Shavua tov! Looking forward to Shabbat Beshalach – and Tu BiShvat!

Shavua tov – a  good week to you!

Join us on Shabbat morning at 9:30am for services where we’ll read from parashat Beshalach. And join us at 11ish am for our Tu BiShvat Seder, our celebration of the New Year of the Trees!

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We’ll journey through the Four Worlds and the four seasons, experience prayer and poetry and song, and enjoy many fruits and nuts which come from trees. This year we’re using a new haggadah assembled by Rabbi Rachel which will be projected on a big screen (to save paper – in celebration of the trees) — shared as part of ALEPH’s year of recommitment to deep ecology, seeing our living planet as a holy Temple in need of care. Please RSVP to the CBI office ASAP so we know how many chairs to set up!return-to-shabbat

If you’d like to read some commentaries on this week’s Torah portion, some links follow:

And here’s the URJ’s compilation of commentaries on this week’s Torah portion: B’Shalach.

Many thanks to our shamashim, the members who host our Shabbat services each week. If you would like to join that group, please contact Pattie Lipman.

Shoes on, shoes off: spiritual journey and Shabbat consciousness

6976129727_b7fef43397_mThis is the d’var Torah which Rabbi Rachel offered yesterday at CBI.

In this week’s Torah portion, we read the instructions which came before the Exodus from Egypt. Slaughter a lamb, the people are told, and mark the doorposts of your house with its blood as a gesture of protection against the tenth plague. Roast it, and eat it in haste, with your sandals on your feet and your staff in your hand.

I’m always struck by that injunction. Today’s equivalent might be eating the feast with our suitcases packed and our car keys in our pockets. The spiritual meta-message is: have what you need with you, because at any moment it might be time to go.

Just a few weeks ago we read God’s instruction to Moshe to remove the sandals from his feet — or, in my favorite Hasidic interpretation from the Baal Shem Tov, relinquish his habitual way of doing things — because the place where he stood was holy ground. We removed our shoes and made ourselves vulnerable. Today we’re being told to put our shoes back on. To get ourselves ready to go. What can we make of these two sets of instructions? Maybe they can speak to us about two qualities of life.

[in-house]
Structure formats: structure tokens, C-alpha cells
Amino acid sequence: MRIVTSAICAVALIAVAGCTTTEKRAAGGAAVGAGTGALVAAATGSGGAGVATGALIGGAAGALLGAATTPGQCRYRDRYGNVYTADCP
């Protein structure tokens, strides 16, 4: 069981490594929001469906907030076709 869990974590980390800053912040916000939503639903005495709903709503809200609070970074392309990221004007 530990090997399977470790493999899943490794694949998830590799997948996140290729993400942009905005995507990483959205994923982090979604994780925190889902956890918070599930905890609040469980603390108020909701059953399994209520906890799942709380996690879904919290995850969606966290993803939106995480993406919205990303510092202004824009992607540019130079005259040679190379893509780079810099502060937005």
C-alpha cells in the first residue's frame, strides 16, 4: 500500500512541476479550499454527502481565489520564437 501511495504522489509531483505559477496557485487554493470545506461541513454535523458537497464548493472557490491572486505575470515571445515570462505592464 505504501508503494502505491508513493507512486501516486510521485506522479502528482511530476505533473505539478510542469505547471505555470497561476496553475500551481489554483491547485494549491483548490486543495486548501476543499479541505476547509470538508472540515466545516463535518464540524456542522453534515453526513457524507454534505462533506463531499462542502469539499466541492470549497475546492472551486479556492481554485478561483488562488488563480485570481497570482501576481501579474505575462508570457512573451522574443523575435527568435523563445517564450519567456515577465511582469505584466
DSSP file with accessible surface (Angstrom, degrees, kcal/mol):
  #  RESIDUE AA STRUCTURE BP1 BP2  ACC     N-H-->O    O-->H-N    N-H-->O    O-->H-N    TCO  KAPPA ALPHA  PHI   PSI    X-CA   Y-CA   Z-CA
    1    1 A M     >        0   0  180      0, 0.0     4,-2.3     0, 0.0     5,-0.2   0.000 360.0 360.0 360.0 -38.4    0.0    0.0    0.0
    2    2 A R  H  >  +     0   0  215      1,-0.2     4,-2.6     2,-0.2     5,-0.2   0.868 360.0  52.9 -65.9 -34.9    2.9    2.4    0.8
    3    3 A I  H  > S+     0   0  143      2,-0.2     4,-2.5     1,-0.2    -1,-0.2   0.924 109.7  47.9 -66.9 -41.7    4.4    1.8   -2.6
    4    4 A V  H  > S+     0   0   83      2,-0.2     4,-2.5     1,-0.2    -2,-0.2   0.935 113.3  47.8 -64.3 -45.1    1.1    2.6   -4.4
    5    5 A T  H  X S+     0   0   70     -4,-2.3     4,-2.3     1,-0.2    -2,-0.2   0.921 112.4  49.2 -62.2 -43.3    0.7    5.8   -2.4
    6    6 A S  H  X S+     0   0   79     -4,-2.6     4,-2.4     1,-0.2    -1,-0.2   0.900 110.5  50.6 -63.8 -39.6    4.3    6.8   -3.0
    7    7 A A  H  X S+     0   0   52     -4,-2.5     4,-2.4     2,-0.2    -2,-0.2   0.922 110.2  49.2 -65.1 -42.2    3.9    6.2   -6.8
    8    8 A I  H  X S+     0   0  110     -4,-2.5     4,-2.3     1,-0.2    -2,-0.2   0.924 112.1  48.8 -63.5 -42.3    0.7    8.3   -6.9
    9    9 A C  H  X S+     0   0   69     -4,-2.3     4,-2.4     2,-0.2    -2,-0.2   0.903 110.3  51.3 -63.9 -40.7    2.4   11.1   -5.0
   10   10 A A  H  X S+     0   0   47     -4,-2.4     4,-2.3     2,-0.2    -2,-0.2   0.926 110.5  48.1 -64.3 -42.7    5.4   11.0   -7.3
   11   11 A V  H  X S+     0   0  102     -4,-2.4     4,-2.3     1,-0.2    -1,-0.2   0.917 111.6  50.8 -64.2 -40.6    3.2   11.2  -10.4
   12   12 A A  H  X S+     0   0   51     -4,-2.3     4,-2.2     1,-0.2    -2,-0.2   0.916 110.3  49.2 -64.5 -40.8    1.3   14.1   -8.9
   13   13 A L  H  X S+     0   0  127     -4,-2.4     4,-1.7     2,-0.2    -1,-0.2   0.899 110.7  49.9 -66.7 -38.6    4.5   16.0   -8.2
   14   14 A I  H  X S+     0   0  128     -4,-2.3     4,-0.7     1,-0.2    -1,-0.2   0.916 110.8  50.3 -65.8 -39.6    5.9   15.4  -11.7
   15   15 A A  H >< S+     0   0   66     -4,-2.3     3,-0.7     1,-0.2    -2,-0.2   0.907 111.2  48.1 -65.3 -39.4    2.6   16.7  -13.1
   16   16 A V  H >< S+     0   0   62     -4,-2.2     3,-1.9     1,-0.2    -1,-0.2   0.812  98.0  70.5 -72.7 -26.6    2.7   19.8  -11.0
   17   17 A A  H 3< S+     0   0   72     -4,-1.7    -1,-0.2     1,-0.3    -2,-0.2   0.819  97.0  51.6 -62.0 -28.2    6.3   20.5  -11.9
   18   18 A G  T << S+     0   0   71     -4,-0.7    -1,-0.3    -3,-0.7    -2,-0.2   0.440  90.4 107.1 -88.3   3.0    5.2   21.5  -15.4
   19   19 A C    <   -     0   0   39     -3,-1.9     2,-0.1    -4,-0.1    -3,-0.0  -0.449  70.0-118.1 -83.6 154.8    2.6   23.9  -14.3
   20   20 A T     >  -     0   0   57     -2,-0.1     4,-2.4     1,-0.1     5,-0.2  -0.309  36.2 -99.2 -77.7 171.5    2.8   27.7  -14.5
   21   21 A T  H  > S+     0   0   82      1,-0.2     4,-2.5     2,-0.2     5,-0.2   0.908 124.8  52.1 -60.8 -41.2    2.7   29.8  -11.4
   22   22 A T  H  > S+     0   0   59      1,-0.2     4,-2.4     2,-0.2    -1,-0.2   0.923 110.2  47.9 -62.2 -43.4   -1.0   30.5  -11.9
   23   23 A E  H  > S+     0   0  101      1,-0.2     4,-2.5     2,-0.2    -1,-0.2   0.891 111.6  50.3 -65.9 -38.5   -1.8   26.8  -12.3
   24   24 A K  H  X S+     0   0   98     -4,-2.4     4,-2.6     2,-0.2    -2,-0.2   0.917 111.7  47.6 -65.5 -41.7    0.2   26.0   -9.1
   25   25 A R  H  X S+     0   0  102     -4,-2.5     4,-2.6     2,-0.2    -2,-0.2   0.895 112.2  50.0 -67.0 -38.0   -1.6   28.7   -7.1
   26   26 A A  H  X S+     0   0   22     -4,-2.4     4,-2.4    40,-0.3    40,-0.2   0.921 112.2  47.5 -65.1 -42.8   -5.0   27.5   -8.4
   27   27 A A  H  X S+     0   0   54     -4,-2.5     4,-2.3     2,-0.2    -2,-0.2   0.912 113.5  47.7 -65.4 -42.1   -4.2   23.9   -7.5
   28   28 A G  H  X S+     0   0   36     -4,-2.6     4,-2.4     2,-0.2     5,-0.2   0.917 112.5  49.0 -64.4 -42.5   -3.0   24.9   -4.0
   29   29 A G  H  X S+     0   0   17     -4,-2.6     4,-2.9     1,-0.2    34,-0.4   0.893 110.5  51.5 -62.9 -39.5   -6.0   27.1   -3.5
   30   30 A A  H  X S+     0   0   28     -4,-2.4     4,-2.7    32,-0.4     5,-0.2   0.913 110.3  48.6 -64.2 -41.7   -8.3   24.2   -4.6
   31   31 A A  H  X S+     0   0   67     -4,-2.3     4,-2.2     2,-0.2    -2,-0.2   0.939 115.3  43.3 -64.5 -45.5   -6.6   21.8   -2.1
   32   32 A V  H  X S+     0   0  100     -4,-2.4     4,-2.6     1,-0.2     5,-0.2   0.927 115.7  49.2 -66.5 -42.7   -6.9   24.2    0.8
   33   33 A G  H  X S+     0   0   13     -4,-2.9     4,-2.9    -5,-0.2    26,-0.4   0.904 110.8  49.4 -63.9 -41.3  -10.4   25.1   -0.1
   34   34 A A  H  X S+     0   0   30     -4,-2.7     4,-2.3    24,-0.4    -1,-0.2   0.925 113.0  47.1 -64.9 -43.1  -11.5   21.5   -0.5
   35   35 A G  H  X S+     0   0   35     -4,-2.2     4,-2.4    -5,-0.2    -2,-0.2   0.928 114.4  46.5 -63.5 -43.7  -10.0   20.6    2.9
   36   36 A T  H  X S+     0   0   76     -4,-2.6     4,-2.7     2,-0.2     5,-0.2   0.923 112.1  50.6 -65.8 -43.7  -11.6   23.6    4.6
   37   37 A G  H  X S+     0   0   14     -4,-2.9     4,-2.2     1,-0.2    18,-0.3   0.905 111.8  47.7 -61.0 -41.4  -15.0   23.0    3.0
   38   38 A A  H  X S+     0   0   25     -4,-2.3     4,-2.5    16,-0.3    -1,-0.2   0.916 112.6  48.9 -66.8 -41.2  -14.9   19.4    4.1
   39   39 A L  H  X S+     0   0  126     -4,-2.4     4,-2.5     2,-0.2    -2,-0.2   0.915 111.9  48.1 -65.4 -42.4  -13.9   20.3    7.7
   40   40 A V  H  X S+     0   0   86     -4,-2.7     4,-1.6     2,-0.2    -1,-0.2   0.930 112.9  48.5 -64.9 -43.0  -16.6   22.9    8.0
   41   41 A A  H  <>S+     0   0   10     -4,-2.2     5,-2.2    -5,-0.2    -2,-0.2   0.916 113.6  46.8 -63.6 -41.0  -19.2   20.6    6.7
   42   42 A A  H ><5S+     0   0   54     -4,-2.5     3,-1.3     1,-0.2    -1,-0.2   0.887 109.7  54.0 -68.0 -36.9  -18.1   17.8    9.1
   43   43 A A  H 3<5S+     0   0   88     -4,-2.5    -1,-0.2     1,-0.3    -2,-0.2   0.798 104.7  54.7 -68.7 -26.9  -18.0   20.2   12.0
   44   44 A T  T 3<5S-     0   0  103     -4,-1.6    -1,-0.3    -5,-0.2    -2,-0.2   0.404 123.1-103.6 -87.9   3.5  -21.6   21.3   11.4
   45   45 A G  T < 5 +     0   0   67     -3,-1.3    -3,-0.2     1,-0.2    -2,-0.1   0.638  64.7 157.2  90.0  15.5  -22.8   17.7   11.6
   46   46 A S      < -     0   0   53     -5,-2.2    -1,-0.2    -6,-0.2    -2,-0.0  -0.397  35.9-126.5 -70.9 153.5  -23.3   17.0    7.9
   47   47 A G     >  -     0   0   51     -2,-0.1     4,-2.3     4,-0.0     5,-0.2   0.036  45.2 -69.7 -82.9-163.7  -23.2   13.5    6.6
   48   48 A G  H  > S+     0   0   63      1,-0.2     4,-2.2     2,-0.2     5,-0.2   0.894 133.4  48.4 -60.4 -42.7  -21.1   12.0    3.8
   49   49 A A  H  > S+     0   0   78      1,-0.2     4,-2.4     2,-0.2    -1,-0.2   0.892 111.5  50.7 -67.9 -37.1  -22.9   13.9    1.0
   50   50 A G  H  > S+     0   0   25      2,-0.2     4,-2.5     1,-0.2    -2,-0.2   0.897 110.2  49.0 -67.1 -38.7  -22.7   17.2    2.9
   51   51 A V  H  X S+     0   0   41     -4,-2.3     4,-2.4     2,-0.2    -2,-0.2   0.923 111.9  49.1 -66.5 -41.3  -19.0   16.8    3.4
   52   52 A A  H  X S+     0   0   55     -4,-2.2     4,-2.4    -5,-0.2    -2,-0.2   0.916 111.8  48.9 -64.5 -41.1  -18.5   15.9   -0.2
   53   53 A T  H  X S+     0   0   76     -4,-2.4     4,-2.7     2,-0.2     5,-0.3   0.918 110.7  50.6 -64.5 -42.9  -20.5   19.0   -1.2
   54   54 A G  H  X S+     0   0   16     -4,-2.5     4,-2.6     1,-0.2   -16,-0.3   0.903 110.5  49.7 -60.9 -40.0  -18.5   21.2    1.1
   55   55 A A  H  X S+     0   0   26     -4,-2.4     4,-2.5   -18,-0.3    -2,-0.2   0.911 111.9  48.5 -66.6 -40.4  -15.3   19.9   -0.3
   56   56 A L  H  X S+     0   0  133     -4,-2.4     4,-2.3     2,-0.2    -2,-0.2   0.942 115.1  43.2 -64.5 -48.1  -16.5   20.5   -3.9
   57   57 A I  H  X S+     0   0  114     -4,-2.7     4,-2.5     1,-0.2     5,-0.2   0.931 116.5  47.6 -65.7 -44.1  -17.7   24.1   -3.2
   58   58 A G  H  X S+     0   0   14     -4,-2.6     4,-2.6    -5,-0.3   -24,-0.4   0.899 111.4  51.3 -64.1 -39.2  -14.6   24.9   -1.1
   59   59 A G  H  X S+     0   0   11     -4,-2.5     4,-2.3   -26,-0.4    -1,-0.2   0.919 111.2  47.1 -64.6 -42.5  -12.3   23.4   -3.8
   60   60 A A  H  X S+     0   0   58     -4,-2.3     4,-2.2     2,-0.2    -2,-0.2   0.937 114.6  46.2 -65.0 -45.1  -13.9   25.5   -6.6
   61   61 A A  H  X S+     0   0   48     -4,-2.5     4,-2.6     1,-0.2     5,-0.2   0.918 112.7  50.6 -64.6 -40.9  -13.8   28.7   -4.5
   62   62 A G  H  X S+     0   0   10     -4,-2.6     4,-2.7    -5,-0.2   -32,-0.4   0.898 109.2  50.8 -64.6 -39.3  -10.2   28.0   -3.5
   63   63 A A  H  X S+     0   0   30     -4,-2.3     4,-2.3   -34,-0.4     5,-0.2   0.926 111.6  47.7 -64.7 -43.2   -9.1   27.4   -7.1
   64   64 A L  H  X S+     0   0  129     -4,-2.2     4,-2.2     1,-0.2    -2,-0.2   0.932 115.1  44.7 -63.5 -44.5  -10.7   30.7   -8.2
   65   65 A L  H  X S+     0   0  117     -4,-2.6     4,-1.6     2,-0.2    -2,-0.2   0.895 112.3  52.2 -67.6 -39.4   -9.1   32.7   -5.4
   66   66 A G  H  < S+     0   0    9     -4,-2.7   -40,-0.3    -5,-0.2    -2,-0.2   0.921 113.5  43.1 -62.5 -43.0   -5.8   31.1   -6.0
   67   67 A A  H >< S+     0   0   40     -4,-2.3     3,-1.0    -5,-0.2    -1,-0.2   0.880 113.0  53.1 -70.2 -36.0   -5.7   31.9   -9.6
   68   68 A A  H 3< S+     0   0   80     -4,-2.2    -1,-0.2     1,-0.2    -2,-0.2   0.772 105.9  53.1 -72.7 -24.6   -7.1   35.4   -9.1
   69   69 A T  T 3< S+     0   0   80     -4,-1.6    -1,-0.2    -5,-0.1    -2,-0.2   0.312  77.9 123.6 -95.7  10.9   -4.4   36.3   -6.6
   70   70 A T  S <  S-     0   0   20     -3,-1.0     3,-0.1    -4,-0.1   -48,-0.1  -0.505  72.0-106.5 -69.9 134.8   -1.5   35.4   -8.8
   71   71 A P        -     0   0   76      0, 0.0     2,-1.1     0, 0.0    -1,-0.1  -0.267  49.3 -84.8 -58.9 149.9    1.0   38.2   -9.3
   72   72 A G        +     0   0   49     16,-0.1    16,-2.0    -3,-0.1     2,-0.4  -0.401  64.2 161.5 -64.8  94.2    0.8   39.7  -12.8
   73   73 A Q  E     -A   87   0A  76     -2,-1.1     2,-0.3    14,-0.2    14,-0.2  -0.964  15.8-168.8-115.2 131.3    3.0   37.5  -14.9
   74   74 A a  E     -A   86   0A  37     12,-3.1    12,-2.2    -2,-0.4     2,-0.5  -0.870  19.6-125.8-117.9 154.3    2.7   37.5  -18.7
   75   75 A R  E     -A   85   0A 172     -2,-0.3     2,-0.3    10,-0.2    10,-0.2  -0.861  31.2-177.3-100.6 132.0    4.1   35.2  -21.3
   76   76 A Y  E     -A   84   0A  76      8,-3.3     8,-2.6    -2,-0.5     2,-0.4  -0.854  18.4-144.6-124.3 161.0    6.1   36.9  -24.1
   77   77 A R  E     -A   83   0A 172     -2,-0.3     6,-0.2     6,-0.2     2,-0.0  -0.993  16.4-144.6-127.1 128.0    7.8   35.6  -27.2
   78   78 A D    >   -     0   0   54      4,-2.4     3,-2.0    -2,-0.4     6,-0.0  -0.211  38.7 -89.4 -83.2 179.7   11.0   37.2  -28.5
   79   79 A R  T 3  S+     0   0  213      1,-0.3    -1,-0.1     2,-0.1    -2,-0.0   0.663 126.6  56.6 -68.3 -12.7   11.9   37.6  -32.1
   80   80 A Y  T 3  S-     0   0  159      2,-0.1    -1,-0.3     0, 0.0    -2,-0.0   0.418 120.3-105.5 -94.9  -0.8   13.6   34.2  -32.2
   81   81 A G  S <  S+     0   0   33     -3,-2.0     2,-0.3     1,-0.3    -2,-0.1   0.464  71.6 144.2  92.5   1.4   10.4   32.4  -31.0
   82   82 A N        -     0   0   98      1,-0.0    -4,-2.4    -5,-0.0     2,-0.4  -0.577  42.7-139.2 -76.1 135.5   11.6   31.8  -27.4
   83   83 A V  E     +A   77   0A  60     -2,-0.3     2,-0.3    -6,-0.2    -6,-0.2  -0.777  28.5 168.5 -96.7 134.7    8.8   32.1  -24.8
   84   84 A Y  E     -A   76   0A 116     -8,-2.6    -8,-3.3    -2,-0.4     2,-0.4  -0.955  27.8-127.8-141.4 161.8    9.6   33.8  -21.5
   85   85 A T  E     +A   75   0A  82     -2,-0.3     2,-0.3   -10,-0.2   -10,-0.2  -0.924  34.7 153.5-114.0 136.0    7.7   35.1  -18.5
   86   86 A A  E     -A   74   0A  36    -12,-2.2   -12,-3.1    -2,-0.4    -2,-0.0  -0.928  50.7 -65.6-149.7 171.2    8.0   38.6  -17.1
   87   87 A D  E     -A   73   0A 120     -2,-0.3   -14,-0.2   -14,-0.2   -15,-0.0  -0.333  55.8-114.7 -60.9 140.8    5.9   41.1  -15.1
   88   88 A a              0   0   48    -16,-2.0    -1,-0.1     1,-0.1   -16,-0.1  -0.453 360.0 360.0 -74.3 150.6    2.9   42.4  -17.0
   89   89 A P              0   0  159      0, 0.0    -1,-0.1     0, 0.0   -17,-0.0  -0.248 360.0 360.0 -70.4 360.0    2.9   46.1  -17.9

Put on your shoes and be ready to go: that’s weekday consciousness. We have to close ourselves up a little bit, protect our tender places, in order to function in the world. Like the children of Israel getting ready to leave Egypt, we need to have our act together and be ready for whatever journey lies ahead. Sometimes it’s a physical journey. And even when we’re not going anywhere, we’re on an emotional and spiritual journey of learning, and growth, and change. Weekday consciousness says: put on your shoes and be ready to hit the road.

Take off your shoes, remove your habitual ways of seeing and being, because the place where you stand is holy ground: that’s Shabbat consciousness. Shabbat is a time when we don’t do work, we don’t try to change things, we just sit with what is and find joy therein. In weekday consciousness we work, we strive, we travel, we change. In Shabbat consciousness we sit still and experience the Oneness behind all multplicity, the connection which underlies every separation, the togetherness with God which is manifest even when we are seemingly alone.

Shifting from one of these states to the other isn’t always easy. I remember the very first time I went on retreat at the Jewish Renewal retreat center Elat Chayyim, some fourteen years ago. I spent a week there in community, davening three times a day, meditating, learning, praying, singing, opening my heart in ways it had never been opened before. It was an amazing experience, and a transformative one. And then I left the retreat center and went to drive home, and the first thing I did was stop to gas up my car.